Table 4: Characteristics of the MQTL (in bold) and single QTL (in italics) identified in the meta-analysis in the present study.

Based on this MQTL analysis, three QTL identified in the SMC in the present study did not correspond to previously published QTL. Two QTL were mapped to chromosomes 3A and 5B and were related to the number of root tips, although in different root-diameter classes. The third QTL, on chromosome 7B, was involved in the control of root length, surface area, and volume, although only in the largest root-diameter class.

4. Discussion

A number of methods have been described for phenotypic evaluation of root morphology under controlled conditions for numerous samples, as required for genetic analyses (e.g., [25, 35]). In the present study, a method in which the plants were grown in soil mixed with sand was used, to have more reliable data. The use of this growth substrate and the growth stage considered allowed us to carry out an evaluation of the root system that is independent of the effect of seed weight.

For bread and durum wheat, linkage and association mapping studies have both been carried out to identify chromosome regions involved in the control of root traits. In most studies, elite and old cultivars were used, and although good phenotypic variability has been observed [31, 35, 37], it can be useful to consider more genetically diverse genotypes to search for novel haplotypes that control root architecture. On this basis, a biparental population derived from a durum wheat elite cultivar and a T. dicoccum accession represents a valuable resource to identify novel loci of interest for root traits. The parents of this SMC, “Simeto” and “Molise Colli,” are very different in terms of plant morphology, for both the aerial and below-ground organs, and this can provide indications of the relationships between plant height and the development of the root system. Moreover, the two parents are also different in terms of seed size and morphology, and in a previous study, a genetic map with more than 9000 SNP markers was used to identify QTL for seed morphology [57].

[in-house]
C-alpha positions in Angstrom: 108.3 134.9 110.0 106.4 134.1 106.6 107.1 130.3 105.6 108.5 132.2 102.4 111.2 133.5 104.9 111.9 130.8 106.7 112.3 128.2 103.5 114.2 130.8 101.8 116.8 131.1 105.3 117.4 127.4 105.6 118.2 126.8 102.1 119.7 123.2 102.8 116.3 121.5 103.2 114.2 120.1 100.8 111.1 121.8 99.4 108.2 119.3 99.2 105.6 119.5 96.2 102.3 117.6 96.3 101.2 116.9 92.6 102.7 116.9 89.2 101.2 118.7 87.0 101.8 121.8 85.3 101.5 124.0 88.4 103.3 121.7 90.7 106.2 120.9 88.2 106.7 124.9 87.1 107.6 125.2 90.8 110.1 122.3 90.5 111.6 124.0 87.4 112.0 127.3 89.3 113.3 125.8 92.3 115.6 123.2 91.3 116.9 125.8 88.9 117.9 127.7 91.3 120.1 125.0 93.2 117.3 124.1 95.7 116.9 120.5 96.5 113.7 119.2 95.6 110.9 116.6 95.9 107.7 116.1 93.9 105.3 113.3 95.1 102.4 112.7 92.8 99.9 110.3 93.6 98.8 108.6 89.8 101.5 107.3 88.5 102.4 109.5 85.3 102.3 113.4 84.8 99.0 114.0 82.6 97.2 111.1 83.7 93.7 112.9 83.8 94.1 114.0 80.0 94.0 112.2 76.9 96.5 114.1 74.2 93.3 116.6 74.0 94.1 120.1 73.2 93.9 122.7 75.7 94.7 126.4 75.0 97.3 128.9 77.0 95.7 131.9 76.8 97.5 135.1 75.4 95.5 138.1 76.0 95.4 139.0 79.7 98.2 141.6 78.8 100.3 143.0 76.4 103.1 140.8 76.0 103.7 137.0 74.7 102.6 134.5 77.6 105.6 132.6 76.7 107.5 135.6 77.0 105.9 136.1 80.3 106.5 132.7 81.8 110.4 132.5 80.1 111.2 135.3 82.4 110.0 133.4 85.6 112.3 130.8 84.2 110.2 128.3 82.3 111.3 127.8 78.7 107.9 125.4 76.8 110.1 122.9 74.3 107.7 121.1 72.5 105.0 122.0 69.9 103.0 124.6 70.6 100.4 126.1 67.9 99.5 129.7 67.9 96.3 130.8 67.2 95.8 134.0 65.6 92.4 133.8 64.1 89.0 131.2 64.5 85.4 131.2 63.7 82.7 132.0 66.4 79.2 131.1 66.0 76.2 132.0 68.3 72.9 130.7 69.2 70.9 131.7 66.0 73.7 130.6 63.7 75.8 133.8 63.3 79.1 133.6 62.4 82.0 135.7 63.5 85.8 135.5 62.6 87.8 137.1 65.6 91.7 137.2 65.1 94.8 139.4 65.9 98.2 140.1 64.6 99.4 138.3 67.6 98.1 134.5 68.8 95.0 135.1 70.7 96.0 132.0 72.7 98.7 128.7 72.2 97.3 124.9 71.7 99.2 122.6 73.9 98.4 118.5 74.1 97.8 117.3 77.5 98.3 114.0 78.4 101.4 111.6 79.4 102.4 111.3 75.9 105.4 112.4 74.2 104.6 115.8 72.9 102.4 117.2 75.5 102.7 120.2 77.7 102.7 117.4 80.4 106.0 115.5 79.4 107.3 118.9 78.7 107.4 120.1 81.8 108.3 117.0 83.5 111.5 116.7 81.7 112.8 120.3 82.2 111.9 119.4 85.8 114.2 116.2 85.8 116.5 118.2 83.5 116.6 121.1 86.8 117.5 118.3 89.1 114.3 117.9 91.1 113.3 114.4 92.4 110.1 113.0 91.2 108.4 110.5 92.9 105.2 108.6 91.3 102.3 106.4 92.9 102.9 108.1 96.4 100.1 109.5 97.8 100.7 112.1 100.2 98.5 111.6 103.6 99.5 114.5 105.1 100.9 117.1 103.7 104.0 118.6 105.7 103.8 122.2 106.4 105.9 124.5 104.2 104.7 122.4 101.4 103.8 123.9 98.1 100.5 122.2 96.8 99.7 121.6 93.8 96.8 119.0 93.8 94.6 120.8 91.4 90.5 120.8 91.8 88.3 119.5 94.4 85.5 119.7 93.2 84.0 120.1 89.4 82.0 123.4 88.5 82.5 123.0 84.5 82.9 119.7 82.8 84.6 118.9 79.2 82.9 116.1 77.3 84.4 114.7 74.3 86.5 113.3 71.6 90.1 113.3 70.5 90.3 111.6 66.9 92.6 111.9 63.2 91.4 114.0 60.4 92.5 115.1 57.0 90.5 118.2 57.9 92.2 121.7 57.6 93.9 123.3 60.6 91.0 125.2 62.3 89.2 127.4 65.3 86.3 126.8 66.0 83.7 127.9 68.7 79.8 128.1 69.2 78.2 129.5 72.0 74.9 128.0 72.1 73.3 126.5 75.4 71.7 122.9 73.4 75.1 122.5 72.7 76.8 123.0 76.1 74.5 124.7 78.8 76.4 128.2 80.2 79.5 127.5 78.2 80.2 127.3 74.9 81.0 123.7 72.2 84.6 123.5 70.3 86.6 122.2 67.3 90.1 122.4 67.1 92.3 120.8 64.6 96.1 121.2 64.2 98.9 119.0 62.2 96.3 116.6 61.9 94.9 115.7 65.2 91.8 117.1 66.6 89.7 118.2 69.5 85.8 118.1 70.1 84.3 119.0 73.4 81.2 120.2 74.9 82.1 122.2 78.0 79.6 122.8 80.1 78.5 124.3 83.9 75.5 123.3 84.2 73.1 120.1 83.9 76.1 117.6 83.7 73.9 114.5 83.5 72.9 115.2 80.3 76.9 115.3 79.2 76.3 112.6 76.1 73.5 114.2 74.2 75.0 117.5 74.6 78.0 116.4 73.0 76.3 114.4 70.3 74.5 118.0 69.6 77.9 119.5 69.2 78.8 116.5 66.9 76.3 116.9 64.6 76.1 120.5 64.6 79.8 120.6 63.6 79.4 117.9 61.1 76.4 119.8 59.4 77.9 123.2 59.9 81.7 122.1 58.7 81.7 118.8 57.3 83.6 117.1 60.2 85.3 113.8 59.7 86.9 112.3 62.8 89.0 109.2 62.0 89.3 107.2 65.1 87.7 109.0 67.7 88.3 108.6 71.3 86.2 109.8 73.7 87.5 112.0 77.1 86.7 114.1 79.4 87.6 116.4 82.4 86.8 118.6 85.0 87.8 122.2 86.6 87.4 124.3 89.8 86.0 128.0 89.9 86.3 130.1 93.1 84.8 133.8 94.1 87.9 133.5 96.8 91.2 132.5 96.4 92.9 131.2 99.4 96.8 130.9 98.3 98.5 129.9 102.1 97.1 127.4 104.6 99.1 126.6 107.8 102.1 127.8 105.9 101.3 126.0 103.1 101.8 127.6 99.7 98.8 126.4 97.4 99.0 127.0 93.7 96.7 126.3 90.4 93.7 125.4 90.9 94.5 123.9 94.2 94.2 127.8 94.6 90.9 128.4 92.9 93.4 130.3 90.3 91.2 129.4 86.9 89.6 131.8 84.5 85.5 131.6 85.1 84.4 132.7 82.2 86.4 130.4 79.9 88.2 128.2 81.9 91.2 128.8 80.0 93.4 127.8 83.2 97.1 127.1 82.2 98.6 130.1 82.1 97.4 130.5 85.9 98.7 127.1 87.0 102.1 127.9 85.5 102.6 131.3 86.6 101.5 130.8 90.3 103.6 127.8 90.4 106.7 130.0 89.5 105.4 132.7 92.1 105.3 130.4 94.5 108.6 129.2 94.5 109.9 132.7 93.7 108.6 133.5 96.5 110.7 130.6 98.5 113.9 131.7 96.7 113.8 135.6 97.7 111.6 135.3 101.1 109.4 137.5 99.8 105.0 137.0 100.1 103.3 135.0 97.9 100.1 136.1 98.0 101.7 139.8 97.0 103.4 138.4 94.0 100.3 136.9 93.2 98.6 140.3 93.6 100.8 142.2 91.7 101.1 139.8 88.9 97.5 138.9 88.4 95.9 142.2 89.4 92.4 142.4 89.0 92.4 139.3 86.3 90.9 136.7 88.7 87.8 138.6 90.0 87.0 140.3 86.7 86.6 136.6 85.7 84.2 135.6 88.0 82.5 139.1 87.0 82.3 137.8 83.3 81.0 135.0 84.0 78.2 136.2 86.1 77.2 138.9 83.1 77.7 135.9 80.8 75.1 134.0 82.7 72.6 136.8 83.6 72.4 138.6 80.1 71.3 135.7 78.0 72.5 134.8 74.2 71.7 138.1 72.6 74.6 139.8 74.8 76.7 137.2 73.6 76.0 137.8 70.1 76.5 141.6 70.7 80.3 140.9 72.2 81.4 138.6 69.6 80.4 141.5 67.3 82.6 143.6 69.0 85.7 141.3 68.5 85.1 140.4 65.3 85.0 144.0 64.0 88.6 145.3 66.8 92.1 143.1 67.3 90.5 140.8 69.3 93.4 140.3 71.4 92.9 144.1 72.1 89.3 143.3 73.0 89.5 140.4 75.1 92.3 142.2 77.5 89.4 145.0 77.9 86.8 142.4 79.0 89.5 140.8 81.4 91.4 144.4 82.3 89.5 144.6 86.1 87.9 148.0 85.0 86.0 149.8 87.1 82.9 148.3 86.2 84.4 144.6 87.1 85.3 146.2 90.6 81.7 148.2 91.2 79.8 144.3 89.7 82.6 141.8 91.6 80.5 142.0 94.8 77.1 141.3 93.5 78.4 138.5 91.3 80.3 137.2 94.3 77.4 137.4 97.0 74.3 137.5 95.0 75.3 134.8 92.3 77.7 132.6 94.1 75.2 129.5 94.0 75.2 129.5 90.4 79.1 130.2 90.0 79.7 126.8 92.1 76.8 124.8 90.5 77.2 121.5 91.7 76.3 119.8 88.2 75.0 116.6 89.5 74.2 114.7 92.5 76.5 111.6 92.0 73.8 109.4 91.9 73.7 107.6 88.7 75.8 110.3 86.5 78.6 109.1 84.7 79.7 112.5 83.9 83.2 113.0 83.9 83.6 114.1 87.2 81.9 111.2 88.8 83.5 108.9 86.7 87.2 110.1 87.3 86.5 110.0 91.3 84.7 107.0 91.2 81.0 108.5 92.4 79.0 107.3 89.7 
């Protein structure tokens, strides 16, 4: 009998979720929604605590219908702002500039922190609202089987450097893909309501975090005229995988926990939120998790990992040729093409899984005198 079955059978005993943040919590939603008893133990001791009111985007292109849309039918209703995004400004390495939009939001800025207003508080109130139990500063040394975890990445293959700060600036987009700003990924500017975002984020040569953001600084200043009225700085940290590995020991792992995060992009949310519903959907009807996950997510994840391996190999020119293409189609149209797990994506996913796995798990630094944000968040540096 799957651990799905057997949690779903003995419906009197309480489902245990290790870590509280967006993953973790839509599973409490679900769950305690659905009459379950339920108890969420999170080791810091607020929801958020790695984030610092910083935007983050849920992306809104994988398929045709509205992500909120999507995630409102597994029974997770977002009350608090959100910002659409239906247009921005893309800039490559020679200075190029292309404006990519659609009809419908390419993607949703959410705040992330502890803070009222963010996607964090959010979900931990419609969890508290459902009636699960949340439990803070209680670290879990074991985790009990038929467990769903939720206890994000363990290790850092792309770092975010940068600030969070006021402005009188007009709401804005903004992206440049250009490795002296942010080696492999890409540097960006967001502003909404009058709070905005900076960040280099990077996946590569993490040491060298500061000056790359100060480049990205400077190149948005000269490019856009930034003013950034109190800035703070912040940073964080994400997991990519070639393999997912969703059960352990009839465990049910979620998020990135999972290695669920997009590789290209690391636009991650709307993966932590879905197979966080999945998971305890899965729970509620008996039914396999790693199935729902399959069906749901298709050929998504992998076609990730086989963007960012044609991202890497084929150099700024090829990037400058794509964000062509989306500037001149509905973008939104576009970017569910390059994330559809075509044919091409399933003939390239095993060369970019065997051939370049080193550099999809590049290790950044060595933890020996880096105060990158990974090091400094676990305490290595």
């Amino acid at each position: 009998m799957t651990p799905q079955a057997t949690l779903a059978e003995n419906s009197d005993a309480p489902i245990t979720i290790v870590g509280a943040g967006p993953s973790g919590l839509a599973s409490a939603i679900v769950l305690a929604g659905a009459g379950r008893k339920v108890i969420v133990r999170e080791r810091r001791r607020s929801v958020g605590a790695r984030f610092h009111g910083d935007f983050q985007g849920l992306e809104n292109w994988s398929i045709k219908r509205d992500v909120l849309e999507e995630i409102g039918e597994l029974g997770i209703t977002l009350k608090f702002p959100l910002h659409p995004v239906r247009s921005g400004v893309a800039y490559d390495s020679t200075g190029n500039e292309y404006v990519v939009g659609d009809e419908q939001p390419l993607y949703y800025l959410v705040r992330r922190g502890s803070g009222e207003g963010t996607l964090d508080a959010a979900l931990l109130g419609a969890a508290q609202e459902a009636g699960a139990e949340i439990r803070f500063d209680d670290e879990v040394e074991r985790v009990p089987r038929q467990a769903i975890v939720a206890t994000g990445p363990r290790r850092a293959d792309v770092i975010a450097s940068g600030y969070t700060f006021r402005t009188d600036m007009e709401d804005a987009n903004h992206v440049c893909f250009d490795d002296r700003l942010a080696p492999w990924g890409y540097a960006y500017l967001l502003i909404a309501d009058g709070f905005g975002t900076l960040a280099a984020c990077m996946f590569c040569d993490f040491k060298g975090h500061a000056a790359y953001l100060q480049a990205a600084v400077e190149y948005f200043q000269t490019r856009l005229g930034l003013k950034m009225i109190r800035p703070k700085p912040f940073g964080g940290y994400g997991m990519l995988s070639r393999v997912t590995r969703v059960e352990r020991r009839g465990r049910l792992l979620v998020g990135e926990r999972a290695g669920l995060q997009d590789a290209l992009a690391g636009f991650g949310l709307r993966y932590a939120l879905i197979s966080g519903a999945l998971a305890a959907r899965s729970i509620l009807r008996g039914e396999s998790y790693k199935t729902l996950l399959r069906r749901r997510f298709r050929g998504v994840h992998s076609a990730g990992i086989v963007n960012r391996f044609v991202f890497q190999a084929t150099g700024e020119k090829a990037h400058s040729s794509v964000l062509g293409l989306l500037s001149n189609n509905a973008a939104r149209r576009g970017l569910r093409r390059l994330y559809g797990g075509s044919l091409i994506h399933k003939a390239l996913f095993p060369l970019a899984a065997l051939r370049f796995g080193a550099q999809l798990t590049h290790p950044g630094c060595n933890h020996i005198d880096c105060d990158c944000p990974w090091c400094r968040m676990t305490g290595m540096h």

When evaluated at Zadoks stage 15, the two parents were clearly different for plant height, shoot dry weight, and root dry weight, whereby “Molise Colli” showed greater growth with respect to “Simeto” for the whole plant. When specific root traits were considered, in all cases, “Molise Colli” had higher phenotypic expression compared to “Simeto,” although this difference did not reach significance. Significant differences were observed across the RIL population, with large and transgressive variations for all of the traits examined. This indicates that both genotypes have loci that contribute to the development of the root structure.